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June 4, 2008
Tote That Barge, Lift That Bale
I was talking with a colleague recently about the different cultures that have grown up in different drug companies where lab associates are concerned. For those outside the industry, those are non-PhD-holding scientists, who (for the most part) do not move into managerial positions. There's room for a whole separate blog post on the people who (for one reason or another) never got the PhD degree but are the equal or superior of anyone who has, but for now I'm talking about the rest of the associate population.
As people get more experienced, they become more valuable, or at least they should. An experienced chemistry lab associate is one of the most readily employable people in the industry, under normal conditions. A company may or may not feel a need for another twenty-year middle manager type, but there's always a need for hands at the bench to make compounds, and good associates are the people who make the most. And with some time in the industry, they have a far better understanding of the real world of drug discovery than any PhD coming in fresh out of their post-doc.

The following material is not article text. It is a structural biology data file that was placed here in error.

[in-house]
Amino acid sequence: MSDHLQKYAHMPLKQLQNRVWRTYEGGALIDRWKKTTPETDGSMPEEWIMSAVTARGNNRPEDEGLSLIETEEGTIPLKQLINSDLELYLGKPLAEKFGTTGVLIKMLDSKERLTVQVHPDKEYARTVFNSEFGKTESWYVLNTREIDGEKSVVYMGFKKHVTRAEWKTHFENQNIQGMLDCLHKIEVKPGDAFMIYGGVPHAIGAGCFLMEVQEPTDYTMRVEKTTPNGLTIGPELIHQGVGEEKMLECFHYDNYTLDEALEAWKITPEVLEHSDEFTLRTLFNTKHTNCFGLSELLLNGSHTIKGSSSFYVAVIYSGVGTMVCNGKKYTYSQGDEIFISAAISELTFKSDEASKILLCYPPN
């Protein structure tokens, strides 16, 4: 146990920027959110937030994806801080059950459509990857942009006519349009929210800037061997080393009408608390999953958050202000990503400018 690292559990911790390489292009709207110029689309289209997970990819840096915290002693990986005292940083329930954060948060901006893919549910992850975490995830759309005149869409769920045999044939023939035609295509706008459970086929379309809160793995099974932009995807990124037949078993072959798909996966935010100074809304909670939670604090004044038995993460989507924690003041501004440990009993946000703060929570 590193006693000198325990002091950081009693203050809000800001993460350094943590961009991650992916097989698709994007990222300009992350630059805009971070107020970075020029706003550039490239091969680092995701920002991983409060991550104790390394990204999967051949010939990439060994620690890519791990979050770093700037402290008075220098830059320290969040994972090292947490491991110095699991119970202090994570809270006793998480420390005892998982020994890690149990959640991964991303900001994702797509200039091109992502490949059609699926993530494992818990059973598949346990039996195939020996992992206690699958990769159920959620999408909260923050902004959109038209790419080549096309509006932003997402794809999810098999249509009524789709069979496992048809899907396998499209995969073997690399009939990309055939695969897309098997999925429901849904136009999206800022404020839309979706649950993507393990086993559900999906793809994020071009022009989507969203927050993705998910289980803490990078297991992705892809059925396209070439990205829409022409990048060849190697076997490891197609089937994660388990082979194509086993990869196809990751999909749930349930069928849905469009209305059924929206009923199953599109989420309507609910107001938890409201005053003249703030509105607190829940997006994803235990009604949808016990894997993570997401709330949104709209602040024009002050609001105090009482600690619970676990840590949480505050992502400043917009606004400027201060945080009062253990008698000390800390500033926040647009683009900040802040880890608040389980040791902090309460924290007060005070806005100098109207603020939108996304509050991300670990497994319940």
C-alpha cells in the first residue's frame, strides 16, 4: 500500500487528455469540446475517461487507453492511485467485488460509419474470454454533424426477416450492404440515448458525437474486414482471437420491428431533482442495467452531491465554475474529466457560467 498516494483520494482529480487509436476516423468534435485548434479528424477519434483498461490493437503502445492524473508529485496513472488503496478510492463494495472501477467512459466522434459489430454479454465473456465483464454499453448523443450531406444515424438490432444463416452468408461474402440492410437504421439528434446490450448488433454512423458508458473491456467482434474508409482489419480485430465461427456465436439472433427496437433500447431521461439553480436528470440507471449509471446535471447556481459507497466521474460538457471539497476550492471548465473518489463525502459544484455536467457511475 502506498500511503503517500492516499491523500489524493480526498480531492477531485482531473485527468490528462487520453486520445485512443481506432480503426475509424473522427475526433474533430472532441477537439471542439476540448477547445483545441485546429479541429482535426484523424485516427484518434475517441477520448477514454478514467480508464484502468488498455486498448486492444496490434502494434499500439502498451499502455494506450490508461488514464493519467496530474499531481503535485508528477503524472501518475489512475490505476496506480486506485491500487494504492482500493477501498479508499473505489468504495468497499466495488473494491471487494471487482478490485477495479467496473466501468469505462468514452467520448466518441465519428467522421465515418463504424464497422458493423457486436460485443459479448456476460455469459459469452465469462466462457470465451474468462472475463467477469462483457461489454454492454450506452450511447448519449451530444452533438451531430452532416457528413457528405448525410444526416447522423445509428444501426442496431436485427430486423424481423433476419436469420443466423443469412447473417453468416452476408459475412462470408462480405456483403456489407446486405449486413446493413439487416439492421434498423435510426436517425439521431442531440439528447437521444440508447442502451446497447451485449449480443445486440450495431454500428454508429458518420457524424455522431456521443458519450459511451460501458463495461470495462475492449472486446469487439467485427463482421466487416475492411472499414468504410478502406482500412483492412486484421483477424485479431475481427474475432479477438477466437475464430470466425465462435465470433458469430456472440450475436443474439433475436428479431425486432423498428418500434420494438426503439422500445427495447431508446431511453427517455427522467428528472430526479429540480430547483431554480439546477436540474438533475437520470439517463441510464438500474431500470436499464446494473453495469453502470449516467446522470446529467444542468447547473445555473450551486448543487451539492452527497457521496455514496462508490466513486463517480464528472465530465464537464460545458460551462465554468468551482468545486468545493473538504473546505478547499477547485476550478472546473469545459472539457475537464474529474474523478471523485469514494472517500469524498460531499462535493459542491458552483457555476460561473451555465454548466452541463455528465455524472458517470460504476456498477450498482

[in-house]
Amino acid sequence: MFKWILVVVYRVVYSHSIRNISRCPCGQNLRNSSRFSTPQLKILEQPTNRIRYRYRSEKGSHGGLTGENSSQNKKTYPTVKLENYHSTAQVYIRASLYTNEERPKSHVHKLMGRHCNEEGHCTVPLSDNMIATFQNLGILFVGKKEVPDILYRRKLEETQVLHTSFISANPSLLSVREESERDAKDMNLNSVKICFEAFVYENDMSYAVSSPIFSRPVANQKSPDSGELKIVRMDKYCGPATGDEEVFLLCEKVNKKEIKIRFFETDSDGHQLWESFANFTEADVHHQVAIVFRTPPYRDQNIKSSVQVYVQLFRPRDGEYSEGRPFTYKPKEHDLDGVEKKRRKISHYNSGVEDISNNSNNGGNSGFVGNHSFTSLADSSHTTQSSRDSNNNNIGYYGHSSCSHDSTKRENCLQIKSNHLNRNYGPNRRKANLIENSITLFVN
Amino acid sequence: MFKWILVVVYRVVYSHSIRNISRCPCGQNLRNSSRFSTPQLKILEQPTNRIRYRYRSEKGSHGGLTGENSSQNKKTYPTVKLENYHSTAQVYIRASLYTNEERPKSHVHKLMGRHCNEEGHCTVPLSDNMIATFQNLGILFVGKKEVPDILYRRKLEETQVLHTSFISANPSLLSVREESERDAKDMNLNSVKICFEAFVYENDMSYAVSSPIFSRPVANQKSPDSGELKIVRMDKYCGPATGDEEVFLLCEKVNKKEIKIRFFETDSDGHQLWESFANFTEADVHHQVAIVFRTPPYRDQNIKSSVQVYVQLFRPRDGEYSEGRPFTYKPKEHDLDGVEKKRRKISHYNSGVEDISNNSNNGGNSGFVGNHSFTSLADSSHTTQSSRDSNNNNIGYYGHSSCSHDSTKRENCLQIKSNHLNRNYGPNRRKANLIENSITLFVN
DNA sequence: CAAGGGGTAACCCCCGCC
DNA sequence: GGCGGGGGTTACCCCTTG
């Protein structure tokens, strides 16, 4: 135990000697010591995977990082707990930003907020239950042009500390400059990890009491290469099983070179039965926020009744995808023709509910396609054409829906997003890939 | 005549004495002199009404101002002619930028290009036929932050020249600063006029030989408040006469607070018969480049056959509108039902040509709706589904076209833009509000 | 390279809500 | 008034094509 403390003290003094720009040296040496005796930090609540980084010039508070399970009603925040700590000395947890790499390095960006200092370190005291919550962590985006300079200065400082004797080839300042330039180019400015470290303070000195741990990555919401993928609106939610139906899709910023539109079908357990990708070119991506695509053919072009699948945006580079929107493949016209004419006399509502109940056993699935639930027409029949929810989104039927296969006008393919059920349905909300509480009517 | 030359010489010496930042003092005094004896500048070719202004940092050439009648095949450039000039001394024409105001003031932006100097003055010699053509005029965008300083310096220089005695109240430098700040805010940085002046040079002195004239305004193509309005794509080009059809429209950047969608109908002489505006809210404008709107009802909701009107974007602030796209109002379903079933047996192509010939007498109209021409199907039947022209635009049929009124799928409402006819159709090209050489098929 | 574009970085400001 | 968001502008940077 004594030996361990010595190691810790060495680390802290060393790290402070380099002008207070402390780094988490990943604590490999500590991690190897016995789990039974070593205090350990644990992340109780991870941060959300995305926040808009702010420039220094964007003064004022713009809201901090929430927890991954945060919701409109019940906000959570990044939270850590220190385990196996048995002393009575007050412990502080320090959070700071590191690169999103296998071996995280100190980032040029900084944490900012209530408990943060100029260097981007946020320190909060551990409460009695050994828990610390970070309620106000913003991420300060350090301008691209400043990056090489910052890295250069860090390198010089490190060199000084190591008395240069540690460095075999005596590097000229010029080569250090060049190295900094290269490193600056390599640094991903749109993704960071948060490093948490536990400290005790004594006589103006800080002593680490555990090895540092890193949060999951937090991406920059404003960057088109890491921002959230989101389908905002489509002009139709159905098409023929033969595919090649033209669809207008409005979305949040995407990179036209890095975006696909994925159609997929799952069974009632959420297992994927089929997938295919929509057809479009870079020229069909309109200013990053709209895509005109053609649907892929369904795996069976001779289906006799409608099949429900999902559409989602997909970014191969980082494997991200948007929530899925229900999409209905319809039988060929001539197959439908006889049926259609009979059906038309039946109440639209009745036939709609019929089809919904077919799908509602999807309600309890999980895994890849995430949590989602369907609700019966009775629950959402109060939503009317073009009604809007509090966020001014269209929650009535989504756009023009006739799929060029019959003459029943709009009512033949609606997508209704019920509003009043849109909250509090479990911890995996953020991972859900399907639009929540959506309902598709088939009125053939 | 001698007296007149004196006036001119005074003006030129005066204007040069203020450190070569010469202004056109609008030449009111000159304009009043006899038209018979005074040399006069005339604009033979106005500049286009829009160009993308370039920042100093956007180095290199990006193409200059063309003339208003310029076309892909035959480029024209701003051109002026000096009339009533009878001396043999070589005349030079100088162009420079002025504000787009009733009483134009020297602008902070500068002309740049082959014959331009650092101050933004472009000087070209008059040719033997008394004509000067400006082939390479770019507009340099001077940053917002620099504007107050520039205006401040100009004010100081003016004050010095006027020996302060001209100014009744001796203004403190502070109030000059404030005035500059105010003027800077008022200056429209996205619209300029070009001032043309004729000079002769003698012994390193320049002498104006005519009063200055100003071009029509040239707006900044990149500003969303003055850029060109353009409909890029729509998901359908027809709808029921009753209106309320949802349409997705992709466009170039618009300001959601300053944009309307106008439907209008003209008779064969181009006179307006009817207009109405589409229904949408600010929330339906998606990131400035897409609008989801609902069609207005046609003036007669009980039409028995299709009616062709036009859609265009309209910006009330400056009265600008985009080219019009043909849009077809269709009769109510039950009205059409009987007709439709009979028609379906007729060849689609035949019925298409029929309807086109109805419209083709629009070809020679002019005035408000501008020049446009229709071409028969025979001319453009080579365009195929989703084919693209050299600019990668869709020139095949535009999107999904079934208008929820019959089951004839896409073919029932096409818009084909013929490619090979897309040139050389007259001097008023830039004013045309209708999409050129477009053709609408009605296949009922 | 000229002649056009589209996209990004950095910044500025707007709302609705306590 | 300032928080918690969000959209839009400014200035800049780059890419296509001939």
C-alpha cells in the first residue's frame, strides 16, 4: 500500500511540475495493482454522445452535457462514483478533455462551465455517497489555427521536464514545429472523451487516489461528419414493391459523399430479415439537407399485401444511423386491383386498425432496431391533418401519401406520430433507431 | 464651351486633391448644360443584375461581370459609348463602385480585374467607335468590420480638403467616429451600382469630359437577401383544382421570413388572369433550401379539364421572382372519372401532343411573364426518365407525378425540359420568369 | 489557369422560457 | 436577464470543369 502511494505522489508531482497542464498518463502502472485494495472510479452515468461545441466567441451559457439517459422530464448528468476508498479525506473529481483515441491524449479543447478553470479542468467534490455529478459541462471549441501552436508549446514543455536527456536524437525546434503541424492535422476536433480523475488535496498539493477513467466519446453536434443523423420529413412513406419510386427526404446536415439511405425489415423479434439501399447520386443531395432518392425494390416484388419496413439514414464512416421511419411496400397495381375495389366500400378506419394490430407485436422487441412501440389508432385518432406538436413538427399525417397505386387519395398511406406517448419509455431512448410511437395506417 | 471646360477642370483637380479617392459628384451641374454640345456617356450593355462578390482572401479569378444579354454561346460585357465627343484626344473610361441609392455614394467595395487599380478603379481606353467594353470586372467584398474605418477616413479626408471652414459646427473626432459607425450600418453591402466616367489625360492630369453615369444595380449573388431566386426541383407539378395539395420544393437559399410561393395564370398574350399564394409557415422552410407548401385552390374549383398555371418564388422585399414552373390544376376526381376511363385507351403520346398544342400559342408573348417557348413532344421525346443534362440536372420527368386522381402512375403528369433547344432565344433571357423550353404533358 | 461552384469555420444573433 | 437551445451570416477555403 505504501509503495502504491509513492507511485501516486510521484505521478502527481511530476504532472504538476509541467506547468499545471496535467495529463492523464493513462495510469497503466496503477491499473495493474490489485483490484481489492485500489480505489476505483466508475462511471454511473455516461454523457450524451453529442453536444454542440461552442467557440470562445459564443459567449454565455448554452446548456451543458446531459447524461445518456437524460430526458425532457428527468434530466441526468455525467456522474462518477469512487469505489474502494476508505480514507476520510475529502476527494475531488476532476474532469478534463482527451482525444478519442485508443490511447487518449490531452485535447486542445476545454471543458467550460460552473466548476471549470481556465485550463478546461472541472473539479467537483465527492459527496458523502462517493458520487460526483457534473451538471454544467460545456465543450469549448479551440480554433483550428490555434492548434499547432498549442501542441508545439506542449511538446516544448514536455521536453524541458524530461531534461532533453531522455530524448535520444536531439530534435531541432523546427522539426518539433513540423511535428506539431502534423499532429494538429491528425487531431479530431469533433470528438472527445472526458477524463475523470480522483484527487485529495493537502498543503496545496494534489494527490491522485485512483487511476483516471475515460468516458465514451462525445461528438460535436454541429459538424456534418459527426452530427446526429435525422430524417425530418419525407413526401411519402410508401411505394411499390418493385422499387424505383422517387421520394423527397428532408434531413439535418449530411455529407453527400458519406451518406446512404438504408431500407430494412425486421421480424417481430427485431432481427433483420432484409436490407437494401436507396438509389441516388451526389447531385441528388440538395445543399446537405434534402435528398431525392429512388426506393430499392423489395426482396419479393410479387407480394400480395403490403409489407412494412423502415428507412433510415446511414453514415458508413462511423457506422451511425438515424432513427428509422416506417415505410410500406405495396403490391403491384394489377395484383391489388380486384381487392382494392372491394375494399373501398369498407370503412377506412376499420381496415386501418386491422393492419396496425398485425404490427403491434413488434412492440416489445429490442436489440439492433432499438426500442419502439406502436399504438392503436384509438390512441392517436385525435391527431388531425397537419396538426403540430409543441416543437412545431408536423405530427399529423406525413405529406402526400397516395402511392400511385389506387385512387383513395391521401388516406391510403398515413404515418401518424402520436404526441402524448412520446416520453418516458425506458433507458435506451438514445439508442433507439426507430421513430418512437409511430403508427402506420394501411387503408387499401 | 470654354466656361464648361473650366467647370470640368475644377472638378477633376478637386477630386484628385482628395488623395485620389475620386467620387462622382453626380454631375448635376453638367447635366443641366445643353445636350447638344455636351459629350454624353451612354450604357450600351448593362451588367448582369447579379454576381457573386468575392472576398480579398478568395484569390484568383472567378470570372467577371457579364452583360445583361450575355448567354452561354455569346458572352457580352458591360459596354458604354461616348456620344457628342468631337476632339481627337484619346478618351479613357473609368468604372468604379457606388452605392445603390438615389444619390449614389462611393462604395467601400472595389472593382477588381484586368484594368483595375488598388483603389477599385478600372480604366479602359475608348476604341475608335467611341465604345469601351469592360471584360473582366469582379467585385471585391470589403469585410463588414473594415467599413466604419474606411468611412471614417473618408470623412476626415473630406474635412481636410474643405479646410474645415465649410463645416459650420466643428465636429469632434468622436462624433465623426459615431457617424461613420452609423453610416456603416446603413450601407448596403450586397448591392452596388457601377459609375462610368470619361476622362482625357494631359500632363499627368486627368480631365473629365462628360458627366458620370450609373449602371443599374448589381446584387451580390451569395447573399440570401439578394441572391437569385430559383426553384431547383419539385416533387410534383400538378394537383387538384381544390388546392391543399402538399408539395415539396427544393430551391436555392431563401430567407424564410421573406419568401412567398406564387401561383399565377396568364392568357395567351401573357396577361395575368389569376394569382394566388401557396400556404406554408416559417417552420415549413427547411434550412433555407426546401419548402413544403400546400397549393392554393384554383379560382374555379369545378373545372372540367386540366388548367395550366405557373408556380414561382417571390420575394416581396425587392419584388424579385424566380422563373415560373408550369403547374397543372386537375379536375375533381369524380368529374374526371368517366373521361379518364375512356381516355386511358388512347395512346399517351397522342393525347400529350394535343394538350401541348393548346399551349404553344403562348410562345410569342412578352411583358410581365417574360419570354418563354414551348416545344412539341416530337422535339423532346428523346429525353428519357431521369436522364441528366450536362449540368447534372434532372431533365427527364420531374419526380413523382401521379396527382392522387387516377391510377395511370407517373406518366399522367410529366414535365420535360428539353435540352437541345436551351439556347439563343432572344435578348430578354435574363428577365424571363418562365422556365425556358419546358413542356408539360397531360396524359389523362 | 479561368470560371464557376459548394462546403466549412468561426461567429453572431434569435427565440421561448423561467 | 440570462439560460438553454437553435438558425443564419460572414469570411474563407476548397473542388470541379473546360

Or at least they should. There are, though, some companies that treat their associates more like draft animals, putting them in the position I held in the summer of 1979 when I worked for in a greeting card factory before going to college. I was a "materials transport handler", which meant "See that big pile of stuff here? Haul it over there." It's the only time I've done manual labor for money for more than an afternoon, when I think about it. But I'm told that there are shops in this industry that tell their associates exactly what to do at every turn, up to the point (so I hear) of having them take spectral data and turn it over to their supervisors rather than interpret it themselves.
That's something you associate with the old-style German and Swiss labs, where there's a clear heirarchic division between the PhD holders in their offices and the "laboranten" out in front of the hood. Even there, I don't think this is quite as rigid as it used to be, so the thought of this here in the US is quite odd. But it does seem to go on, so I'm asking the readership: what's the status of the usual lab associate where you work?
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